This year I’ve entered Lilla Rogers’ Global Talent Search competition. The winner will be represented by Lilla for two years – definitely a career-changing prize. I’m not aiming that high though. Exactly 999 entries are in the running for round one, and fifty will make it into round two – that’s a one-in-twenty chance. Talk about a long shot.
The official Round 1 gallery goes up on Aug 26, but people have been posting their pieces around the web and a quick hashtag search for #GTS14, #globaltalentsearch, and #lillarogers turns up gold. These are my favorite pieces so far:
You can see them here:
Even from this tiny selection of that mass of 999 pieces you can see the wildly different various treatments of the subject.
My piece took around five days to make and I decided to go for a painting technique I had been meaning to try out for a while, based on solid shapes in saturated colors instead of the outlines I usually use. I tried to introduce texture, depth and rhythm to counter the general recent trend of flat and papery illustration styles. The theme was ‘little terrariums’ and the only other condition was to include a piece of text in some form. I was pretty sure that trend no. 1 would be ‘GROW’, and trend no. 2 would be ‘HOME’ – and I wasn’t disappointed. I struggled for a long time to come up with a phrase that feels friendly enough but avoids the most oft-repeated cliches. Finally I settled on ‘Travel far, come home often’, which felt like one of those phrases that keep popping up on inspirational posters from time to time but I couldn’t recall actually having seen it before. It combined the cozy feelings of home and family with the constant quiet yearning for travel and adventure that grips us all from time to time, particularly during the summer.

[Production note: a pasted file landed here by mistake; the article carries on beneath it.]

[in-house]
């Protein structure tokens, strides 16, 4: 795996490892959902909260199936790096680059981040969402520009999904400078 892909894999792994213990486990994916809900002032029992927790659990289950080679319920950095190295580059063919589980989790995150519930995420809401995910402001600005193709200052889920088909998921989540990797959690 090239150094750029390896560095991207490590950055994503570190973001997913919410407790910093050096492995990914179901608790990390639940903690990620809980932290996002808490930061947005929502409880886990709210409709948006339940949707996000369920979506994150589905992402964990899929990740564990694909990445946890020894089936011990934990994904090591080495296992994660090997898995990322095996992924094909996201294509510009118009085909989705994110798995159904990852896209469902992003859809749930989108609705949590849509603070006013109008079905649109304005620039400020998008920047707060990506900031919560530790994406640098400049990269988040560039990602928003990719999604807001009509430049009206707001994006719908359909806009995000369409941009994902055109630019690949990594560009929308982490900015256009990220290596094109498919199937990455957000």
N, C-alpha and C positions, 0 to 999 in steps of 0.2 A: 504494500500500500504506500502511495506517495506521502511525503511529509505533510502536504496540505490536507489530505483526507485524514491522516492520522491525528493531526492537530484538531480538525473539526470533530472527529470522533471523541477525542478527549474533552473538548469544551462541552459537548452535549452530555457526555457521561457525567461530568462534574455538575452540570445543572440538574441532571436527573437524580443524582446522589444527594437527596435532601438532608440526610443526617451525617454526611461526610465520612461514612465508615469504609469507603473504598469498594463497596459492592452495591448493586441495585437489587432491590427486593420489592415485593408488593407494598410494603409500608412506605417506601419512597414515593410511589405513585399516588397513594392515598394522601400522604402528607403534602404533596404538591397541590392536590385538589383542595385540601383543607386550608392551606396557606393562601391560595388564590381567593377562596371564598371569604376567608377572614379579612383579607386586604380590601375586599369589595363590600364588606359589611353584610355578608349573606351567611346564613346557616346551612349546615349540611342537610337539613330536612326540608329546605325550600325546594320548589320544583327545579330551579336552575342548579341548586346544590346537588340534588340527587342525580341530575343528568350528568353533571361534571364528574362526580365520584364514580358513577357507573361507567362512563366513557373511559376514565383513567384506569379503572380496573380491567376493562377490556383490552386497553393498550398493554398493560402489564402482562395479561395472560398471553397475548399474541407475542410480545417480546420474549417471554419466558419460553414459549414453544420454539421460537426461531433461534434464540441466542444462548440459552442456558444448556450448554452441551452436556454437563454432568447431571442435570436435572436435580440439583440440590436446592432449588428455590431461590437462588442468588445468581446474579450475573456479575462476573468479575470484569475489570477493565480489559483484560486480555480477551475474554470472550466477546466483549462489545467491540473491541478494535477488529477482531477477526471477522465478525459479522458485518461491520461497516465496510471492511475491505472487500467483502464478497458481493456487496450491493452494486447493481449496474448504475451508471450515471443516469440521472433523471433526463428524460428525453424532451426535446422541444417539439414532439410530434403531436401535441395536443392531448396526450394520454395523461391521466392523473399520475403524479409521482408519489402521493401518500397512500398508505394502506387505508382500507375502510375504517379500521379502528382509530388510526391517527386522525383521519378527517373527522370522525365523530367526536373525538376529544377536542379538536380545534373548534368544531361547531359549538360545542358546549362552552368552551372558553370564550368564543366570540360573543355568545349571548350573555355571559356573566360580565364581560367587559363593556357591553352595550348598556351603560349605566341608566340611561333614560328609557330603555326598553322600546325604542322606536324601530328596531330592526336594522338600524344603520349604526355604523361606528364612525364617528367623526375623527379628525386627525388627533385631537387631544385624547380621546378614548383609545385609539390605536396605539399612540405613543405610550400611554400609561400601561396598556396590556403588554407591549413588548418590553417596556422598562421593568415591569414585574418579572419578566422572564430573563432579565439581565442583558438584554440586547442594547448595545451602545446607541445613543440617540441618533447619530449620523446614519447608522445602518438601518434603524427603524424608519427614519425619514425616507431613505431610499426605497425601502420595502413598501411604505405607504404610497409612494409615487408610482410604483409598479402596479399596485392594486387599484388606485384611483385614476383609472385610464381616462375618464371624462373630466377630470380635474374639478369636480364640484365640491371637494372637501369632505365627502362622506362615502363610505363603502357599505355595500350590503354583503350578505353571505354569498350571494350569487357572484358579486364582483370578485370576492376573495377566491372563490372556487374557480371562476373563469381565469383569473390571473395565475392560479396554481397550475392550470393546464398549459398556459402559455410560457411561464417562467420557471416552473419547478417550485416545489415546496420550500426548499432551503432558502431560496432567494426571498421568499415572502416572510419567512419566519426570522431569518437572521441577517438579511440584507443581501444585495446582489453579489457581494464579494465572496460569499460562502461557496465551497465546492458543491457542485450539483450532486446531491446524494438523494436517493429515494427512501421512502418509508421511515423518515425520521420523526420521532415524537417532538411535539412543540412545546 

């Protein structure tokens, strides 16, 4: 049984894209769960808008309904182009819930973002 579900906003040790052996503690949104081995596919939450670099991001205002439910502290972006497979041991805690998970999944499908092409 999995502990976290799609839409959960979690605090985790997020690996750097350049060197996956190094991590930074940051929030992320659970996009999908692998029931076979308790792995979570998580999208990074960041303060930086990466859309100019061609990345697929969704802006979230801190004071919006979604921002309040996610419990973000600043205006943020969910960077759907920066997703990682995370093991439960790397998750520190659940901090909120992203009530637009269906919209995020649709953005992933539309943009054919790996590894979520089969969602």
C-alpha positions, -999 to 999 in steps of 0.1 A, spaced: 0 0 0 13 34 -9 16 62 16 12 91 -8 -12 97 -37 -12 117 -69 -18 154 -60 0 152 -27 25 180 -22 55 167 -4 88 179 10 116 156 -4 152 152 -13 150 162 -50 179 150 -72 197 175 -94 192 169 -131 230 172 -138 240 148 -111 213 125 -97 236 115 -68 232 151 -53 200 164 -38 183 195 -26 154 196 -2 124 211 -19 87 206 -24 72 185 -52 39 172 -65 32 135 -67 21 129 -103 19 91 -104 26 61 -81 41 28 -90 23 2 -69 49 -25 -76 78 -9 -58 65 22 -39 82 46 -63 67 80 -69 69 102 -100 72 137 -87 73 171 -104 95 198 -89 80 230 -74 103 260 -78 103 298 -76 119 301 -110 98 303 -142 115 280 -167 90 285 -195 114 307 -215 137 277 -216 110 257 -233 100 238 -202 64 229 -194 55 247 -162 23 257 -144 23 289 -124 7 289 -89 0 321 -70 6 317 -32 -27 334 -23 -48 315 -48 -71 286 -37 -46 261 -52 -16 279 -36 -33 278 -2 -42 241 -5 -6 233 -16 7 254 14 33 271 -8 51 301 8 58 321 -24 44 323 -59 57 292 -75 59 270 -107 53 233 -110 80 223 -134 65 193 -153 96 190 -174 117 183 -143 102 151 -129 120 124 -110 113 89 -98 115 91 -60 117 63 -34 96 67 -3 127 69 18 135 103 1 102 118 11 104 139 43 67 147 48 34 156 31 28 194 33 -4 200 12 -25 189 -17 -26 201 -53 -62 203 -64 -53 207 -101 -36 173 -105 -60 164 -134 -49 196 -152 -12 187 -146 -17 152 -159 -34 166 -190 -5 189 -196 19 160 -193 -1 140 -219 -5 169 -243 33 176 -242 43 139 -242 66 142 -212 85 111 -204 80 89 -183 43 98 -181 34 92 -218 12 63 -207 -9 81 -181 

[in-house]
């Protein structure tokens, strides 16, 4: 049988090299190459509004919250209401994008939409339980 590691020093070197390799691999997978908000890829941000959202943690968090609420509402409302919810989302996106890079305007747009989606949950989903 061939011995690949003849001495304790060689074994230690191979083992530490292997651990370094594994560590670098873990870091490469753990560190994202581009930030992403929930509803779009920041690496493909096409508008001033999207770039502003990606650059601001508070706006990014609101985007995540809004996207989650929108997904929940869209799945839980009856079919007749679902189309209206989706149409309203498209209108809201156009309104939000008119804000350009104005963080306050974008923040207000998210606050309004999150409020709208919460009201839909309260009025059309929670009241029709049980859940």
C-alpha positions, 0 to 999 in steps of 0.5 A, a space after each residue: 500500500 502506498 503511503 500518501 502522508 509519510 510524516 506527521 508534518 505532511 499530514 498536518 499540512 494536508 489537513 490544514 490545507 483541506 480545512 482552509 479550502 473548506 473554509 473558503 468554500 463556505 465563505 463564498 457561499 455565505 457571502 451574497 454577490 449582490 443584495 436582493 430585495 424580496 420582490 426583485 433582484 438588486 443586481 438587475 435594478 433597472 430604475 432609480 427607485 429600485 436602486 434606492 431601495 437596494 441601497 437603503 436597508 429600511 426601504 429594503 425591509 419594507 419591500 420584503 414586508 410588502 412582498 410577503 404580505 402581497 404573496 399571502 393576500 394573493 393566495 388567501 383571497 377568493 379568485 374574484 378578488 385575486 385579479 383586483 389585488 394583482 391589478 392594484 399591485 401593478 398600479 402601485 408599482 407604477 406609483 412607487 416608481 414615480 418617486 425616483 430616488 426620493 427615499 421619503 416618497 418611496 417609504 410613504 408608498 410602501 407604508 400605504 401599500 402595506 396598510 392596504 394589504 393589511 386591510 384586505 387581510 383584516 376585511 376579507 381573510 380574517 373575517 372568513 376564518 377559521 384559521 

I knew I wanted to hand-draw the lettering, and I was a bit worried how that was going to go, but I hit upon a style I liked pretty early on, so I guess all those lettering classes on Skillshare are finally paying off a little, haha.
Painting the succulents was a lot of fun because I let myself go wild with the colors and focus mostly on giving the piece a breezy and sunlit feel. When making patterns I often try to constrain myself to a limited number of colors to ensure easy screen printing, so it was kind of dizzying to work with as many colors as I liked. The final file had just over 100 different color layers.
I feel good about the piece – I pushed myself beyond my boundaries and made something a little different from all the things I’d made before. The main reason I’d love getting into the top fifty (besides the obvious, haha) is to have a crack at one more professional brief. I find that working to other people’s briefs stretches an entirely different skill set compared to working on your own ideas.
This is the final piece I sent, godspeed to it! If anyone would like me to make a process blog about the piece or if you have any questions on how parts of it were made, feel free to let me know in the comments.